1 Introduction

Smoothed particle hydrodynamics (SPH) is a meshless Lagrangian particle numerical method particularly adept at modelling complex, highly deforming interfacial and free-surface flows. In recent years, SPH numerical schemes have been successfully applied to a number of different phenomena, including sloshing tanks [1], sediment scour [2], debris flows [3], flow around bodies [4] and submarines [5], landslides and flooding [6, 7], fish pass flows [8], wave action on breakwaters [9] with encouraging results. The SPH method is based on an integral approximation incorporating a kernel function (typically of compact support and characterised by a smoothing length, h). The meshless nature of SPH and the issue of kernel truncation near boundaries can create difficulties in enforcing solid boundary conditions, and, accordingly, boundary conditions have been highlighted as one of the Grand Challenges of SPH [10]. A recent review addressing accuracy in SPH is provided by Lind et al. [11], and a review of applications in coastal and ocean engineering is available in Gotoh and Khayyar [12]

Many different approaches have been proposed in the literature to enforce solid boundary conditions, and they can be grouped into three main types: the first approach is the method of repulsive forces ([13, 14]), which enables the discretization of 2-D and 3-D irregular geometries. However, non-physical forces are added to prevent particle penetration and kernel truncation is not addressed and so the accuracy of SPH spatial interpolation near the walls is remarkably reduced. A second possible way to discretize the boundaries is the so-called semi-analytical formulation ([15,16,17]) where additional terms in the conservation equations are considered to compensate for the kernel truncation. At continuous level, there are no terms of SPH spatial interpolation, but when the particle discretization is introduced, surface integrals have to be approximated and this remains a challenge for complex 3-D geometries and/or multi-phase flows. The third class of boundary methods are based on fictitious particles to fill the space beyond the boundary interface to mimic the presence of a wall ([18,19,20,21]). A hybrid of the first and third classes has also been proposed [22]. The method herein proposed belongs to the third class and may be considered an extension of the dynamic boundary condition (DBC) currently used in the online version of DualSPHysics [23].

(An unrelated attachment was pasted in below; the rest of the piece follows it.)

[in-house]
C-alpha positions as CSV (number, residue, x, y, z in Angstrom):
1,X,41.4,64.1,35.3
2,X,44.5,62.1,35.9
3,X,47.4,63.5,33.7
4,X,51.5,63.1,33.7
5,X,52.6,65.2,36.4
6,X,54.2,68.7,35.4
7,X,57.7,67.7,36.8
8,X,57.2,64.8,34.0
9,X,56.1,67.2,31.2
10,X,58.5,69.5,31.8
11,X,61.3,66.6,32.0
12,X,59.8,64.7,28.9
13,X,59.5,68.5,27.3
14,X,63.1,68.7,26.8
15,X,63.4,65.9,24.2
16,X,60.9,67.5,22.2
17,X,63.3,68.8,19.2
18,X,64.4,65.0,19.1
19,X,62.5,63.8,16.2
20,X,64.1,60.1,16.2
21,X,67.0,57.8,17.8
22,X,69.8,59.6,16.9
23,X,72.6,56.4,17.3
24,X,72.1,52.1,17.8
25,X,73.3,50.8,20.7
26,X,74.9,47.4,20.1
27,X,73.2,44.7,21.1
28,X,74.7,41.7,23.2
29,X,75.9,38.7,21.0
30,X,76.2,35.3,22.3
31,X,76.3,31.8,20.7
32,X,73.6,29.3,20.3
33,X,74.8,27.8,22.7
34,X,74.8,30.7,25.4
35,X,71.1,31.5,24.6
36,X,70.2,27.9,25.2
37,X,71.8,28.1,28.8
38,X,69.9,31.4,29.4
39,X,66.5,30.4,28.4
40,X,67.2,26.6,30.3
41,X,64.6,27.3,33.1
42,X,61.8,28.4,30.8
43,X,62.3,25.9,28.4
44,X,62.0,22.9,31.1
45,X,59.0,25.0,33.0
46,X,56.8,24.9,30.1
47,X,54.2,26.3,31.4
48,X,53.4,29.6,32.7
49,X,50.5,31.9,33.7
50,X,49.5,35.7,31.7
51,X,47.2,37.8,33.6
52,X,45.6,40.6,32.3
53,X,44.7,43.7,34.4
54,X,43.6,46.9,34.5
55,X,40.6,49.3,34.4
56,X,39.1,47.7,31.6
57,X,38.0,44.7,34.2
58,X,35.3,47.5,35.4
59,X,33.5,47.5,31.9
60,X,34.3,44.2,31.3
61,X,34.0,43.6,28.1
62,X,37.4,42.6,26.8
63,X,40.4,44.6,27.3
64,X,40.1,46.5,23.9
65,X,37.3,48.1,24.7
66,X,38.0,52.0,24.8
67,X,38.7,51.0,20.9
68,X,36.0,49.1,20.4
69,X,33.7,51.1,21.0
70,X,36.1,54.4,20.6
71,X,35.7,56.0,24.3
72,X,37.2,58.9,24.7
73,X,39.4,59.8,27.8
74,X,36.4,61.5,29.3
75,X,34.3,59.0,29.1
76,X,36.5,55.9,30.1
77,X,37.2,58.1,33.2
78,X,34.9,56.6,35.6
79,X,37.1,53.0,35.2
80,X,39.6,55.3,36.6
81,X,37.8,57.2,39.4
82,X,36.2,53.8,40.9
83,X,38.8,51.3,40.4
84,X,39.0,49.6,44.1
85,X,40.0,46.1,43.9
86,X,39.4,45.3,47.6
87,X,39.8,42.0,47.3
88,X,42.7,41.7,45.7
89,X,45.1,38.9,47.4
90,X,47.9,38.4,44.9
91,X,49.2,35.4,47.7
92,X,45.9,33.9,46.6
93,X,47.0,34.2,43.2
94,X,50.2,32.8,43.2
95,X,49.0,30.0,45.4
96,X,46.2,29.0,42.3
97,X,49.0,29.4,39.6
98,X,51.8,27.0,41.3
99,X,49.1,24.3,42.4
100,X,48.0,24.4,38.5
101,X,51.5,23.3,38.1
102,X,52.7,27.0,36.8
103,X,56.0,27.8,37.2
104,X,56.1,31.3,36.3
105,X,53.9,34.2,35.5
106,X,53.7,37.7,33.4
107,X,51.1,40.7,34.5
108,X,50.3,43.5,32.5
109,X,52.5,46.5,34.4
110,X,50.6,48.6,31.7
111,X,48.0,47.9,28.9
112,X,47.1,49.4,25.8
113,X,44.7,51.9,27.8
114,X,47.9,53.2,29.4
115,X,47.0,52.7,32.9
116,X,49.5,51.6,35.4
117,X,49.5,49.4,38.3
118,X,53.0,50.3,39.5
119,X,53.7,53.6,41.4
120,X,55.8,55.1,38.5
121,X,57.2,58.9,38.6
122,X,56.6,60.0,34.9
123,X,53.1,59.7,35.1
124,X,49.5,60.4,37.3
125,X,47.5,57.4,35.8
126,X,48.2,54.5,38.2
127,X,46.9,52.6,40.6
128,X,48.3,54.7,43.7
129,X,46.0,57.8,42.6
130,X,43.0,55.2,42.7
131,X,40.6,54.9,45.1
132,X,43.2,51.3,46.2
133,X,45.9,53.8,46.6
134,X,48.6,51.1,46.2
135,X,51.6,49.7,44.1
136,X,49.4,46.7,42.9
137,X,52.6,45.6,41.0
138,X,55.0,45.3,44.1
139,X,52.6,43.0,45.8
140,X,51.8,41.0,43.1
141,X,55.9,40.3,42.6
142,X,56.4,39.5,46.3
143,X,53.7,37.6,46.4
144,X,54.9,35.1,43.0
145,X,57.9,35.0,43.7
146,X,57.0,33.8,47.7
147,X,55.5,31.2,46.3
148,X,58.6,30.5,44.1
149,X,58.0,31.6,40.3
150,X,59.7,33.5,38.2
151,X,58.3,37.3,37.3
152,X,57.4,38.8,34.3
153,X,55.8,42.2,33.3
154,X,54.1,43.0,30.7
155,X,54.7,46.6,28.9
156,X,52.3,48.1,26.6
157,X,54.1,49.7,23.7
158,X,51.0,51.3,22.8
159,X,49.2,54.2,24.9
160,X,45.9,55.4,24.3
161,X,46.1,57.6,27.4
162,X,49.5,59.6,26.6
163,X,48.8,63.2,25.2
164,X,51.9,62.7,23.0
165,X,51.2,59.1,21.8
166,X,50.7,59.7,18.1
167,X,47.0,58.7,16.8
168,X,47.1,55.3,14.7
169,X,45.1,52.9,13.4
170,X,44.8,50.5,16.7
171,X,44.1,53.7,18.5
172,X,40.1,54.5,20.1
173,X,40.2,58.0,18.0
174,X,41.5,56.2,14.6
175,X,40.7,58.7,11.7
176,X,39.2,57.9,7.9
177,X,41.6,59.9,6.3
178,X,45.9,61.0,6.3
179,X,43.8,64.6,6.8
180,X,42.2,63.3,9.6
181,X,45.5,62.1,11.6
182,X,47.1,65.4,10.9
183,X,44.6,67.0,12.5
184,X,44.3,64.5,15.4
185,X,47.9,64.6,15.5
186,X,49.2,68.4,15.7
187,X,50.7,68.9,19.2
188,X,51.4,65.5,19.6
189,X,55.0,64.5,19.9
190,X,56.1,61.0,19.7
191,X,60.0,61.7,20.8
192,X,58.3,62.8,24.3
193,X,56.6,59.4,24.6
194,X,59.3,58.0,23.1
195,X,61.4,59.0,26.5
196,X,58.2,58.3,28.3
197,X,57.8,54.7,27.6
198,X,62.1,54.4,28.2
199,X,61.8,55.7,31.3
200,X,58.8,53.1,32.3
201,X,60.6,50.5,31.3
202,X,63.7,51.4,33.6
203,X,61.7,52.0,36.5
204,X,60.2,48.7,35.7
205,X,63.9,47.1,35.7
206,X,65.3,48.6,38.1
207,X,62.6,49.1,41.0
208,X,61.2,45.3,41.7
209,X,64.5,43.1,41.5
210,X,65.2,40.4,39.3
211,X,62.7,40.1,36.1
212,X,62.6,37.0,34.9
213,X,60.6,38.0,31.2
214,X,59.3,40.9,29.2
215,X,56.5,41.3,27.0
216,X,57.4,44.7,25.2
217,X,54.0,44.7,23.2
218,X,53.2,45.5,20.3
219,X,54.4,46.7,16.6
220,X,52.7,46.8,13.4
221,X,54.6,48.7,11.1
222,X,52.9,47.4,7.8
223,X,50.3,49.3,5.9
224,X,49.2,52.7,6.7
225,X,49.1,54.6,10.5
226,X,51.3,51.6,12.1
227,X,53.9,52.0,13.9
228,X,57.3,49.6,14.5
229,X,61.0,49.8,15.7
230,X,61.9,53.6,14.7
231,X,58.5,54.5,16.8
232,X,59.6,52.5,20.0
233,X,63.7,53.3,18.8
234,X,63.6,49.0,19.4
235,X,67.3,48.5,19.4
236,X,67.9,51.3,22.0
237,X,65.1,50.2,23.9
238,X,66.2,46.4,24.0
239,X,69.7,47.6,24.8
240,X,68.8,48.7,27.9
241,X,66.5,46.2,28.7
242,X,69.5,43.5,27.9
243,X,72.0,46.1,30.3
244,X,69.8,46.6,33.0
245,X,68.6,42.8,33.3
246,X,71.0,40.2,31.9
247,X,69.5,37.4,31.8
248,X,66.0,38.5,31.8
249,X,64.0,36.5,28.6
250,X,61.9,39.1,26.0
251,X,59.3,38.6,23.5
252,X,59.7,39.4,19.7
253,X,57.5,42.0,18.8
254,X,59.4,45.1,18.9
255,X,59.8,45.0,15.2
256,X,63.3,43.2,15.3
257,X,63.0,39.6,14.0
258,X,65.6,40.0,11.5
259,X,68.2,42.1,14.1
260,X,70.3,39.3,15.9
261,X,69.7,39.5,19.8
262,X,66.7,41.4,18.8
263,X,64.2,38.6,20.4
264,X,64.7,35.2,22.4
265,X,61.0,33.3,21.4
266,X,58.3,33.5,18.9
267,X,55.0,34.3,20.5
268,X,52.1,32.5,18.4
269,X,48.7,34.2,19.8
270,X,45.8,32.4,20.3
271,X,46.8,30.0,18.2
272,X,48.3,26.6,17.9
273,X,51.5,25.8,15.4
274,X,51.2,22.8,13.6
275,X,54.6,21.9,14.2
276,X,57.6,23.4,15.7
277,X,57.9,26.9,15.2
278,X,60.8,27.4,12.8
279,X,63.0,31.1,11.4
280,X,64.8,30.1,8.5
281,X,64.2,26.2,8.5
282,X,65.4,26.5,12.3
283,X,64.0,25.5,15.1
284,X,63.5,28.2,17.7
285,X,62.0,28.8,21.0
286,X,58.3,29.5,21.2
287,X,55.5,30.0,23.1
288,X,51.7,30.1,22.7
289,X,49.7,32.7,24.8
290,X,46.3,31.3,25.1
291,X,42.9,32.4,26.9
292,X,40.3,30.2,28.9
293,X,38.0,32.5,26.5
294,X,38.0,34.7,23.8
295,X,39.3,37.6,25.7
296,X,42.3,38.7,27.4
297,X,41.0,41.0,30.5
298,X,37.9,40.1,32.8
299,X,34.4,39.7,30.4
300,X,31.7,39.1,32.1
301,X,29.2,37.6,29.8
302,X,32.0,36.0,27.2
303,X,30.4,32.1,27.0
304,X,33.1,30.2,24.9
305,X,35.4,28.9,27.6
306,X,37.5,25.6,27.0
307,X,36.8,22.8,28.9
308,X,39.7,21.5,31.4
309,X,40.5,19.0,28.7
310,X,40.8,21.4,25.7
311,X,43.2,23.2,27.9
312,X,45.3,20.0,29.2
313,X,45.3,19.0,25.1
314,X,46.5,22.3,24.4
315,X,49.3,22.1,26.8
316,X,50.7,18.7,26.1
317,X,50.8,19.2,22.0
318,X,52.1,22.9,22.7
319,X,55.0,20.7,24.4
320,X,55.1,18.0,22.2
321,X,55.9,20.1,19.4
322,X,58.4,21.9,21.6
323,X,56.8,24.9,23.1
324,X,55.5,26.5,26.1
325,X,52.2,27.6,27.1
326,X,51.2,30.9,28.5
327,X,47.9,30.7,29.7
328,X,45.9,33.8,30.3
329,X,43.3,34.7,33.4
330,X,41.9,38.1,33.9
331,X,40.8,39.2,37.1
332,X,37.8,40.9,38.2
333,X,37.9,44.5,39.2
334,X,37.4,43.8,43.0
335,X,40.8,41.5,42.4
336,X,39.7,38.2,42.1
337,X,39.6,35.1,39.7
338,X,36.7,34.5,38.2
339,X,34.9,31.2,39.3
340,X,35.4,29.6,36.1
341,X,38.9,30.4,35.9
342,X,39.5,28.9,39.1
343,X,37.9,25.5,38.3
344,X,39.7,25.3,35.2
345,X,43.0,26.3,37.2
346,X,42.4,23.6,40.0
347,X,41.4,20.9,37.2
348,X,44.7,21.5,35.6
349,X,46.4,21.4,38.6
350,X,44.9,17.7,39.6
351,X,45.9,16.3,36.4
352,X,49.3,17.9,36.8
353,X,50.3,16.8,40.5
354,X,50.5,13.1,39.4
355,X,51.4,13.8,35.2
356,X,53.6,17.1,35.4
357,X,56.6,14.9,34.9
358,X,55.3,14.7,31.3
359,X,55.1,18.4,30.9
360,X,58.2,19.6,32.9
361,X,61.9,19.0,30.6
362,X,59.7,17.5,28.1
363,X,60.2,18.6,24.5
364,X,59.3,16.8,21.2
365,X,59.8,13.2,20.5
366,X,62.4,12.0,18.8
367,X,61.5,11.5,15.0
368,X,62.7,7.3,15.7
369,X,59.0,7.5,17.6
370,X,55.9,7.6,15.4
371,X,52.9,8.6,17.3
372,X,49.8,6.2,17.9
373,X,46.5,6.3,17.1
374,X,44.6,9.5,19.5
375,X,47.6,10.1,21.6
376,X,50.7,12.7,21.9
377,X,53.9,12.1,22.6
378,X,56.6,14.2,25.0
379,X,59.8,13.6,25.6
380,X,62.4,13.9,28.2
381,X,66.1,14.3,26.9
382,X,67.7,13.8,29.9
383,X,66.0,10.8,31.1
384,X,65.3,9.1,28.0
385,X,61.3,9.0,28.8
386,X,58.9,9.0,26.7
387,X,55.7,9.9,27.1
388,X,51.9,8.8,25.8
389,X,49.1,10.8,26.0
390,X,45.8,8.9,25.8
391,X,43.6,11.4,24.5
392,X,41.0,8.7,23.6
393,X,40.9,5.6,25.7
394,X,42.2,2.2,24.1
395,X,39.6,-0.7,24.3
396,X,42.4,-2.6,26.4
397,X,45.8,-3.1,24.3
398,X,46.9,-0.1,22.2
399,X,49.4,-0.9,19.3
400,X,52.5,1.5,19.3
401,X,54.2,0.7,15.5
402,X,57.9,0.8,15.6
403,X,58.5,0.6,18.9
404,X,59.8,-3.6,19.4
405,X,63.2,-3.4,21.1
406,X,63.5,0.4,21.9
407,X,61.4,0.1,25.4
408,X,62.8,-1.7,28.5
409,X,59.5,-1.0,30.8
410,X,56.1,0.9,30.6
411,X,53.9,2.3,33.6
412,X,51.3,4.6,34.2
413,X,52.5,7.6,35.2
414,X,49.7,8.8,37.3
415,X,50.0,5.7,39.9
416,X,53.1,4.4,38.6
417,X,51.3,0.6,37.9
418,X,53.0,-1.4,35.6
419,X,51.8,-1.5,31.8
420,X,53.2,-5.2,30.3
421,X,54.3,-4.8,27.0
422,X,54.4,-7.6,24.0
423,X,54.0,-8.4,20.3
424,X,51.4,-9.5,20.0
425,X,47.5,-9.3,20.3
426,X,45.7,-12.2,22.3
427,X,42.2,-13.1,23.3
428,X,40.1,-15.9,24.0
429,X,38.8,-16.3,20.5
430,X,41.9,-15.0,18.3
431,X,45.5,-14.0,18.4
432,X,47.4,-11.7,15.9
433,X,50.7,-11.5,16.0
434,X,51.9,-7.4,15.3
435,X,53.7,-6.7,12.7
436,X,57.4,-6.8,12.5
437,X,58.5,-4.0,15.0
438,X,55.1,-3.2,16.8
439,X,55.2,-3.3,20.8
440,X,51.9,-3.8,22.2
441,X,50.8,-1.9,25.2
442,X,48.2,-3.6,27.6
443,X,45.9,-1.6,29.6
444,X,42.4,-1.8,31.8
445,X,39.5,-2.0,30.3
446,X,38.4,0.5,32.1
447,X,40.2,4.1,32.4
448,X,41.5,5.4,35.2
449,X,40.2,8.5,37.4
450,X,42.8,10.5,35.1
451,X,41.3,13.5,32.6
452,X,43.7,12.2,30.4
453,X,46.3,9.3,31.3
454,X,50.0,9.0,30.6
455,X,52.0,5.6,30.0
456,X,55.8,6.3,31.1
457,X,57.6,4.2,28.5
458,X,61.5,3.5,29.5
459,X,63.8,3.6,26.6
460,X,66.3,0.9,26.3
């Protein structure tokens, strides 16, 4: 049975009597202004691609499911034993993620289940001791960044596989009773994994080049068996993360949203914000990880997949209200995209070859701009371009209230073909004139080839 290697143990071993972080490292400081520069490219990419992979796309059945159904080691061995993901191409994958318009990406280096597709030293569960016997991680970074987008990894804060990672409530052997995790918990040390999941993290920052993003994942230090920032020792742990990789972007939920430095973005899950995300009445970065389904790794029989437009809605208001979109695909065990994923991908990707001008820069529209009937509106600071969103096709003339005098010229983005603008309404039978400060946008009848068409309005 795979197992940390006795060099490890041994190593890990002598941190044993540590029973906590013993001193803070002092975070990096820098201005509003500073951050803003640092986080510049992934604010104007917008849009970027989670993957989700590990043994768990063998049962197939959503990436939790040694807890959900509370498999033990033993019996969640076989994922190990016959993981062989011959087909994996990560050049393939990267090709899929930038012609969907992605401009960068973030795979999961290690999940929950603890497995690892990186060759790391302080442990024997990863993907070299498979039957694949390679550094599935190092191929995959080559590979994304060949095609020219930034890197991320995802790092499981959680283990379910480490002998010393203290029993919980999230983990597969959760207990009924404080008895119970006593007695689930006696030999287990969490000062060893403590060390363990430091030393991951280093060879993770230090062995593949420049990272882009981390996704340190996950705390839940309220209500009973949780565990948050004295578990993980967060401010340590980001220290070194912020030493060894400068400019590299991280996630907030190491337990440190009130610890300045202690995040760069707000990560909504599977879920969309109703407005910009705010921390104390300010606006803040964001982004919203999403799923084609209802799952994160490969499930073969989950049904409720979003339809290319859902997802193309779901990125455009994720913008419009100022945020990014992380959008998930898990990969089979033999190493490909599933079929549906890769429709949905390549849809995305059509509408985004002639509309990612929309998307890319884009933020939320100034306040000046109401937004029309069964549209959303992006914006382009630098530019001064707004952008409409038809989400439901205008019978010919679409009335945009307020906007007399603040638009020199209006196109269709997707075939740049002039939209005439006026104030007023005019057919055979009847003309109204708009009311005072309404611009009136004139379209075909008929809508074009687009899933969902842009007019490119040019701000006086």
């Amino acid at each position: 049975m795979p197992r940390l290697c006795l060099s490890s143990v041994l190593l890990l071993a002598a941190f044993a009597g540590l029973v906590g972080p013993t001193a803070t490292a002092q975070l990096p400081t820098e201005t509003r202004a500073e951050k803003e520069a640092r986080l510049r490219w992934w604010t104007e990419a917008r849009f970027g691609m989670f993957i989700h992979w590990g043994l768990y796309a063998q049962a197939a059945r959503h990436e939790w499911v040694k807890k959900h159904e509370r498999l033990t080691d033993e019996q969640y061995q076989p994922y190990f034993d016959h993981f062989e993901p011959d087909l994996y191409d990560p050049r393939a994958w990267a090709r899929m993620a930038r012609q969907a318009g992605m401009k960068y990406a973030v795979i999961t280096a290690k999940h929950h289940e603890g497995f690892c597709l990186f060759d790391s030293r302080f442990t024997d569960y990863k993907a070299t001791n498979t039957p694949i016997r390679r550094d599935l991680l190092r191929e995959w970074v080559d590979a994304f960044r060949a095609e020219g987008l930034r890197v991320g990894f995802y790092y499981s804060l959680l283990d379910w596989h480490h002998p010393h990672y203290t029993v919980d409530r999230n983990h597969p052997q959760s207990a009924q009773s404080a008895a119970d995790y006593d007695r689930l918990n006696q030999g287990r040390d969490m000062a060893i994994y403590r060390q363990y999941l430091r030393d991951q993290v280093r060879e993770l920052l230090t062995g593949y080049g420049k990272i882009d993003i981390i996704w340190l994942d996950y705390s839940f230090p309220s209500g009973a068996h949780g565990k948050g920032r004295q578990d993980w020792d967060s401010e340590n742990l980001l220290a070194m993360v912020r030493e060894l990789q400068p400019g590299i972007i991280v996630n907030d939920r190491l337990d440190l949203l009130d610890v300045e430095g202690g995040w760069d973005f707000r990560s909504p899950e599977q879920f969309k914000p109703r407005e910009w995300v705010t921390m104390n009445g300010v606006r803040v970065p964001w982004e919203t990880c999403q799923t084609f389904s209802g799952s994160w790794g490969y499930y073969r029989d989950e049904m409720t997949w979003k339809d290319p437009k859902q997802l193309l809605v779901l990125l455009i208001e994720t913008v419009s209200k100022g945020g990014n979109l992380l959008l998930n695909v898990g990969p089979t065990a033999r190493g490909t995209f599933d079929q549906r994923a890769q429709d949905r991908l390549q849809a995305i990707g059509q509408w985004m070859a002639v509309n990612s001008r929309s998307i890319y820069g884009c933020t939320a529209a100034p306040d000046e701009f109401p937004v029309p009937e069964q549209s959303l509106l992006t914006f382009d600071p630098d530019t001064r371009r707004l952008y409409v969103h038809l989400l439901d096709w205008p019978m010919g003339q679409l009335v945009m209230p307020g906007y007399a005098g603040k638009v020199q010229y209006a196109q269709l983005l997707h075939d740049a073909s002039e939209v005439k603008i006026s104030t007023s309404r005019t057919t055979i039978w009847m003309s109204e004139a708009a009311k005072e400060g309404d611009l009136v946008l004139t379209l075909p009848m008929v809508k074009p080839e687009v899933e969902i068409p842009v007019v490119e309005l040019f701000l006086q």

DualSPHysics [23] is an open source SPH code for simulating free-surface flows that is able to run on both CPUs and GPUs (graphics processing units) [24]. Using DBC, complex geometries can be created such as those in [3, 8] and [9]. This tackles one of the aspects of the Grand Challenge on boundary condition in SPH [10]. However, with DBC unphysical gaps form between the boundary and fluid particles. The work of [9] estimated the size of the gap to be of the order of the kernel smoothing length, but a realistic surface pressure may be obtained at this distance from the surface.

The main purpose of the present work is thus to avoid some of the limitations of DBC, while maintaining the capability for discretizing complex geometries, without affecting the efficiency of the GPU implementation. To reduce the gap and increase the accuracy of the pressure measured at the boundary particles, we follow the approach of [19] for updating physical quantities of the boundary particles by means of a first-order consistent SPH interpolation evaluated at ghost nodes, located inside the fluid domain. First-order consistency in the boundary is obtained by introducing the SPH corrected interpolation proposed in [25]. In this way, the flow properties may be extrapolated into the boundary and a fluid continuum is presented. Finally, the use of an adequate number of layers of boundary particles prevents inconsistencies due to kernel truncation effects for fluid particles located near the boundaries, as discussed in the early work of Vacondio et al. [26]. The corrected SPH interpolation herein adopted does not require an additional particle sweep, and thus the computational overheads of the proposed correction are low. The modified boundary conditions are named mDBC (modified DBC).